3. I’m not sure about the fame bit but like the um basketball is now becoming um really popular sport in New Zealand which is great which is really good
  4. cos then obviously a lot of things come out of it um get scholarships and stuff like that easy head start in life
  5. so that’s that’s why what I’m pushing so that’s the only thing I care about {nods}
  6. it’s good to see that progress

Firstly, he introduces a conversation with a fan, or unnamed ‘dude’, who is said to have broached the topic of his rise in New Zealand with him. While this may seem a bit arbitrary or out of place in response to the question, it is not a random utterance. By ascribing the comments of his impact in New Zealand to a fan (or dude), Steven is able to get a bit of personal distance from these positive assessments of his fame. Essentially, it is the fan who is evaluating his impact, and Steven is just reporting on it. This action helps him to softly acknowledge the hype raised by the journalist (an authenticity move) while at the same time manage the potential modesty threat that could come from personally accepting he is now a superstar in New Zealand.

He also carefully chooses what aspects of the question to acknowledge and which to avoid or redirect. In this case he avoids the idea of his rising ‘fame’ (a potential modesty threat), but aligns with the idea of his impact on basketball in New Zealand. By using the ‘I’m not sure about’ phrase, he respectfully acknowledges the possibility that others (i.e. those in the audience) might feel his fame level has risen (authenticity move), but disassociates himself with this idea (modesty move).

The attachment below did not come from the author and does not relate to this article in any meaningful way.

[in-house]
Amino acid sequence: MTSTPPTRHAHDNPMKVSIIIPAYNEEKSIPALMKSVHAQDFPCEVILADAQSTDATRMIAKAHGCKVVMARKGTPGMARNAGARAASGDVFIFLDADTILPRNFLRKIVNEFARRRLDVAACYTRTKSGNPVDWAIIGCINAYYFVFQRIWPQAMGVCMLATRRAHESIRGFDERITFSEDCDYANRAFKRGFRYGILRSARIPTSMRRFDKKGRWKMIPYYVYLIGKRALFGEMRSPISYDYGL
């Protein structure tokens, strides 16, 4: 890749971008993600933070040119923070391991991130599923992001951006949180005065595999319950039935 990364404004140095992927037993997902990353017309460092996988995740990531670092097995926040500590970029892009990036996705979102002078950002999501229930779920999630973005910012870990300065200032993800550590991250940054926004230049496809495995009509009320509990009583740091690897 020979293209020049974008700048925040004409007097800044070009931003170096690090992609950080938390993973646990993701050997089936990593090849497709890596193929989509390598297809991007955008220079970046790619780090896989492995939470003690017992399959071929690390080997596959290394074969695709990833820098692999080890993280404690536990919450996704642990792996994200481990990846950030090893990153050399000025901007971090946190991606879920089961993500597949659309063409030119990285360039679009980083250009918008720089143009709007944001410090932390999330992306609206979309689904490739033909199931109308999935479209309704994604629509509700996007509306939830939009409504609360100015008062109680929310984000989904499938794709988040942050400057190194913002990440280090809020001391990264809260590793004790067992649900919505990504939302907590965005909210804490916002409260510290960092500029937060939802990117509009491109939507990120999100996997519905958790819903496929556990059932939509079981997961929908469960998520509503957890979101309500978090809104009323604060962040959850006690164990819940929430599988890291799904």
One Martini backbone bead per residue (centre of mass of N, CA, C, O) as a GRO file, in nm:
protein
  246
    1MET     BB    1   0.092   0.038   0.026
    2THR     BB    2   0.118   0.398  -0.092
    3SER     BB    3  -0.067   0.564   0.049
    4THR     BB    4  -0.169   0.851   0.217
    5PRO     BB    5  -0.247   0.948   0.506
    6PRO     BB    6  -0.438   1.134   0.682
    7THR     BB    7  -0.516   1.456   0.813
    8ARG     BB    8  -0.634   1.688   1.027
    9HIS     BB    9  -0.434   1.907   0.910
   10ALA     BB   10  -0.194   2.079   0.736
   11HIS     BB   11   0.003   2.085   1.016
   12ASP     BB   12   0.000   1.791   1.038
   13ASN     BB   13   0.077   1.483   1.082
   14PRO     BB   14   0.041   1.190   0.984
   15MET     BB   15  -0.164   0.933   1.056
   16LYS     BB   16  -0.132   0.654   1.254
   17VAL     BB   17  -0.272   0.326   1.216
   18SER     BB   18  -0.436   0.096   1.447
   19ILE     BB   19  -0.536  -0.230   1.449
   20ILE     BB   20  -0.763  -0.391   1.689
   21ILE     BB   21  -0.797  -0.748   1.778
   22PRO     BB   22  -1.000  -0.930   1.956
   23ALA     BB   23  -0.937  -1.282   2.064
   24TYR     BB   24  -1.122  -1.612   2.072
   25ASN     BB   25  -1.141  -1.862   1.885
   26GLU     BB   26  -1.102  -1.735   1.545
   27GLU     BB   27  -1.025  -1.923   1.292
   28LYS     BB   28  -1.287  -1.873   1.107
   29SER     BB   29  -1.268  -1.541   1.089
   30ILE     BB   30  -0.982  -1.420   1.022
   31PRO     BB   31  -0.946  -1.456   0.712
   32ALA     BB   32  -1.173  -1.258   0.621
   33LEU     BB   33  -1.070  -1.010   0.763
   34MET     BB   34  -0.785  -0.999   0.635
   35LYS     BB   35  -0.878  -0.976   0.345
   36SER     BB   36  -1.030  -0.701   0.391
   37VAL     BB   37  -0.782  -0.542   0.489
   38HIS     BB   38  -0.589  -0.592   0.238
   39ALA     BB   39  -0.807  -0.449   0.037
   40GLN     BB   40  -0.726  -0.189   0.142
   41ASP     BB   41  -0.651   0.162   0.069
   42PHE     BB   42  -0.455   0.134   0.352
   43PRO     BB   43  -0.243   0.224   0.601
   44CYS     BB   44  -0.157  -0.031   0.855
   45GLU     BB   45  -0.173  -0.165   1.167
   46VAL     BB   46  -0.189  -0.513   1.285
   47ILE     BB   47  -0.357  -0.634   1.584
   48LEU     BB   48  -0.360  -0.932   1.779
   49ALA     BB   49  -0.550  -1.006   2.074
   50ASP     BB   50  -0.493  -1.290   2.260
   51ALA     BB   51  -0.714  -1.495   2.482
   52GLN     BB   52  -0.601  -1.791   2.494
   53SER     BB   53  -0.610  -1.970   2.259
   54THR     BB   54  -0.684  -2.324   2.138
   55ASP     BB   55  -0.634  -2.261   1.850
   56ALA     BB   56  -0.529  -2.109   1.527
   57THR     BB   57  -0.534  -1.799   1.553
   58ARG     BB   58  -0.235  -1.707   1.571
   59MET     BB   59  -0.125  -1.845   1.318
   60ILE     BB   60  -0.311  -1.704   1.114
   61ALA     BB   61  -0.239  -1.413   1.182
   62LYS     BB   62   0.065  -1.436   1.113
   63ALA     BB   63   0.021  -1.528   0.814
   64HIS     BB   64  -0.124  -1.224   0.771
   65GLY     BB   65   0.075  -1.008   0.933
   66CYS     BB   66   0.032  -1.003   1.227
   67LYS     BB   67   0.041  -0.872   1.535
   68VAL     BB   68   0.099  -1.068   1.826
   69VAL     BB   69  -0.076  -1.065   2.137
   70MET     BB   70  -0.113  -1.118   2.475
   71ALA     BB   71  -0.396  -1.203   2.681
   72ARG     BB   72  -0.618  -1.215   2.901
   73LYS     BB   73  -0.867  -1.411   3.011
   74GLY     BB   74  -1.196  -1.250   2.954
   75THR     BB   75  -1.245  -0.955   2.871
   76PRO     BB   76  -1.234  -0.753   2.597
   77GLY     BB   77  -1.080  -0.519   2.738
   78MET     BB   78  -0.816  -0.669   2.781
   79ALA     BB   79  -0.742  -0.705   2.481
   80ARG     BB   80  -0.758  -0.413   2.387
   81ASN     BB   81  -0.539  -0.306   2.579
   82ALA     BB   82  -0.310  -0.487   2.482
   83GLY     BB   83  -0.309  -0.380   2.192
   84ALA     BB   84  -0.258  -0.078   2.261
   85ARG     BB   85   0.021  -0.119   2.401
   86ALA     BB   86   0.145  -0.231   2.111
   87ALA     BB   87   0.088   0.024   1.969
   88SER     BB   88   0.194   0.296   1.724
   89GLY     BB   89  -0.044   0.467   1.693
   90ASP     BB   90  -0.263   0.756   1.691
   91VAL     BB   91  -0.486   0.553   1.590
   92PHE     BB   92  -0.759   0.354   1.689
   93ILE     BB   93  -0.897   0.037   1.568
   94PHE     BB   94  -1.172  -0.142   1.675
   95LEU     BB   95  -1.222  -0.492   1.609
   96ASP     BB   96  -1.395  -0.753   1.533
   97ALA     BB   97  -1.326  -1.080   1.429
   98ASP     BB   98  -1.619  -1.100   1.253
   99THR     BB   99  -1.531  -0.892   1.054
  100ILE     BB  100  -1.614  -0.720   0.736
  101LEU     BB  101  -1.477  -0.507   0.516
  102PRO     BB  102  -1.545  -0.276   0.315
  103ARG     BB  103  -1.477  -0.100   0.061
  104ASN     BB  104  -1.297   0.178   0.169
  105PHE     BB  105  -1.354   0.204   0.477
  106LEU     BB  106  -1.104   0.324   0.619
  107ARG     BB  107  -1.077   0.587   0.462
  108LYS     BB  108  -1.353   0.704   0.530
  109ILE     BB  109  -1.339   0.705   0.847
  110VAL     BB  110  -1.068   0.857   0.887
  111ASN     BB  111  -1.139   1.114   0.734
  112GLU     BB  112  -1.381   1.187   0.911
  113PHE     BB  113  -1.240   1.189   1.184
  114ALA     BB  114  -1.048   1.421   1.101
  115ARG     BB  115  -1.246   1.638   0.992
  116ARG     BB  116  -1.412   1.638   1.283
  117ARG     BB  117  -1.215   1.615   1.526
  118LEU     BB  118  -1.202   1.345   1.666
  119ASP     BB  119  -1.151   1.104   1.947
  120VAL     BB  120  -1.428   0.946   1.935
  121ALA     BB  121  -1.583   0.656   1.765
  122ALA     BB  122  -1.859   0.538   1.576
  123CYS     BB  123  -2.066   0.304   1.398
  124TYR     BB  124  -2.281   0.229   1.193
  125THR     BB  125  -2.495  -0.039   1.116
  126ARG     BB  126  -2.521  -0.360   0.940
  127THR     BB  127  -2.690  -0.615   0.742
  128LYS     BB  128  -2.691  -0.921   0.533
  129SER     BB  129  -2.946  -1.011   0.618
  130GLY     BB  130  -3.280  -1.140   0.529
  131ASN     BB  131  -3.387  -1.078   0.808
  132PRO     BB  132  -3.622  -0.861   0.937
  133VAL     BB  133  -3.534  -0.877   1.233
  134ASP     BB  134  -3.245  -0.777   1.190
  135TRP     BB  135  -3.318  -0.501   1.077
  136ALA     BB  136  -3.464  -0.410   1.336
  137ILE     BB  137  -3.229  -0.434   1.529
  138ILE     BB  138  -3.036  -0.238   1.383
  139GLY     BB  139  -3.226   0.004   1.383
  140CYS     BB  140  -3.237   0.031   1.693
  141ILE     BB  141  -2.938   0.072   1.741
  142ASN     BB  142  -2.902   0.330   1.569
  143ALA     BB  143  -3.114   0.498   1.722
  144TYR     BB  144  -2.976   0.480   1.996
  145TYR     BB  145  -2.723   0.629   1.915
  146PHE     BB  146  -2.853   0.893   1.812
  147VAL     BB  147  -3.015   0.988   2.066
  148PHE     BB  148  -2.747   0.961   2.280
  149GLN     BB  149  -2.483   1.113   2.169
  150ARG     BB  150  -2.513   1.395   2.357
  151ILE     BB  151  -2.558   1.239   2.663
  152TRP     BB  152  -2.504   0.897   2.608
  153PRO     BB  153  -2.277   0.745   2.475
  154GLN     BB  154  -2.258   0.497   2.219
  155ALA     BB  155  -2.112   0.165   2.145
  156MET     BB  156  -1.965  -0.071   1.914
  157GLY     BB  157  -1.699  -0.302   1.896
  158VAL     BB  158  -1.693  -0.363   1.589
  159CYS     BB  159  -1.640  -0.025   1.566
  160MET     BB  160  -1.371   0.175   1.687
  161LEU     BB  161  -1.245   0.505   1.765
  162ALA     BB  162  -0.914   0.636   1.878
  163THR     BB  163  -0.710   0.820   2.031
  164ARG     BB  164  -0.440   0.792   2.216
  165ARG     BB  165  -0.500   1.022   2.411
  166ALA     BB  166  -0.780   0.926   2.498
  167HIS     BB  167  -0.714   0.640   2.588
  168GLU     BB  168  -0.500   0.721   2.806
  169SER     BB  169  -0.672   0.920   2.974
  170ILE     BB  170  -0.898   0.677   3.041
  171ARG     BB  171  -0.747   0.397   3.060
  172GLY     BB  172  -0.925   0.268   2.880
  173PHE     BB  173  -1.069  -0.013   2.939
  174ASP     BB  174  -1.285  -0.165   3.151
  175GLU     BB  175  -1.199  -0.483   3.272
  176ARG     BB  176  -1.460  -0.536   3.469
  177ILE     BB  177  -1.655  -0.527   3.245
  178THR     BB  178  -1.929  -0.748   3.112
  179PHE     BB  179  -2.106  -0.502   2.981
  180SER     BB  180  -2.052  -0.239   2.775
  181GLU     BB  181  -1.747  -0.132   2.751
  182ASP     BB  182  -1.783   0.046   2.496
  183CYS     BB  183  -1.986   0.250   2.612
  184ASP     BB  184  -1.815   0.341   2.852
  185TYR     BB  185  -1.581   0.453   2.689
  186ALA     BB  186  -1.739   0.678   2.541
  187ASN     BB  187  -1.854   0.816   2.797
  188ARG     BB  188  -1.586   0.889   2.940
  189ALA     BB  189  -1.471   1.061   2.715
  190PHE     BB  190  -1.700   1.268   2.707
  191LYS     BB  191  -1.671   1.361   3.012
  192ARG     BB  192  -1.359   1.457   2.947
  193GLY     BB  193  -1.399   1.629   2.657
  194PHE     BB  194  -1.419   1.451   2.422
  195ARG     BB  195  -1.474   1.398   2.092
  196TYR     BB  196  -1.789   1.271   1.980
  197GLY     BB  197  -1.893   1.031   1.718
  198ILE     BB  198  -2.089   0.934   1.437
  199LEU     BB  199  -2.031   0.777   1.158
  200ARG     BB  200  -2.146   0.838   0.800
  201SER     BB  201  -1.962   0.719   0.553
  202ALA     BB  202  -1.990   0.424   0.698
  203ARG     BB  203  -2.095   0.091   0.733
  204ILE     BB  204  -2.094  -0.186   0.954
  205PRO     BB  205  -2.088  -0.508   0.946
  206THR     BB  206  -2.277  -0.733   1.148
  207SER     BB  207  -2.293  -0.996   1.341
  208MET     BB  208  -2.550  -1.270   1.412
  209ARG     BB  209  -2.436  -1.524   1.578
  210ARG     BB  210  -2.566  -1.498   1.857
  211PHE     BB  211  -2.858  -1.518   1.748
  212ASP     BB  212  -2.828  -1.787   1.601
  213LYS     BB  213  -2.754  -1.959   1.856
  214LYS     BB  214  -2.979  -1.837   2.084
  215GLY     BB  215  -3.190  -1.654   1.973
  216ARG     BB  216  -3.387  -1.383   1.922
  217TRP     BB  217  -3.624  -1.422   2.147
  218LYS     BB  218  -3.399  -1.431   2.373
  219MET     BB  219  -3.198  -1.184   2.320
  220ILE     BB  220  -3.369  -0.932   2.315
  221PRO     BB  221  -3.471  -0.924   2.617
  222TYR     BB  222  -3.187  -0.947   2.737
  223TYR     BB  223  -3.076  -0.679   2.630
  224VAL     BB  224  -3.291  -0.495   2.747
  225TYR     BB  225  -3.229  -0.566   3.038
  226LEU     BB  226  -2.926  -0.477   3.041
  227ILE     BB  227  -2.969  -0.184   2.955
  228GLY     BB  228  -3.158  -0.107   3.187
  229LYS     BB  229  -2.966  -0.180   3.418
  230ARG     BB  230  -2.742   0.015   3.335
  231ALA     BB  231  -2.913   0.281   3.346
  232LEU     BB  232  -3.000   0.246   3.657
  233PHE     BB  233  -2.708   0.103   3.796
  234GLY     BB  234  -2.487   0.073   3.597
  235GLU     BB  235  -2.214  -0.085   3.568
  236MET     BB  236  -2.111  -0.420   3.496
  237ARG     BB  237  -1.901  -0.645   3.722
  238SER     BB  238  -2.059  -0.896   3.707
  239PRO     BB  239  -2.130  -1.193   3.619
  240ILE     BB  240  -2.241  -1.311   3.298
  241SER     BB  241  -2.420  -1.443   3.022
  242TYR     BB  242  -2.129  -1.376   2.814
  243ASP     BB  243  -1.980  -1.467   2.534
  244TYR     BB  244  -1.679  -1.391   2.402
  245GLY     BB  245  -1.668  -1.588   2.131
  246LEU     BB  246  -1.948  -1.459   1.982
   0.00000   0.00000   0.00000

Finally, after acknowledging his emerging career has had an impact on basketball in New Zealand (authenticity move), he works to clearly outline what this means to him, leaving less room for alternative (and potentially less favourable) inferences to be made by members of the audience and media. This is where he more modestly addresses his impact. He doesn’t explicitly link his emerging career with the rise of basketball in New Zealand (line 3), but he strongly associates himself with the potential good the game of basketball can do for youth. He states that this is his primary concern in relation to any impact his career has on the basketball scene in New Zealand (lines 4 to 6), and this goal implies a star with positive intentions for the use of his status.

Balancing modesty and authenticity can prove challenging for professional athletes. They are both positive attributes, but they can sometimes be thrust into competition with each other by particular questions. Finding ways to acknowledge personal successes and simultaneously modify them so as to maintain a modest stance is a complex but important skill for professional athletes to acquire. The strategies outlined above – (re)attributing and distancing, selecting, redirecting and clarifying – are just some of the ways in which this can be negotiated.

When the message is important, you need a greater awareness of the tools. Reactive Sports Media can help prepare your athletes with communication skills for the difficult world of public presentation.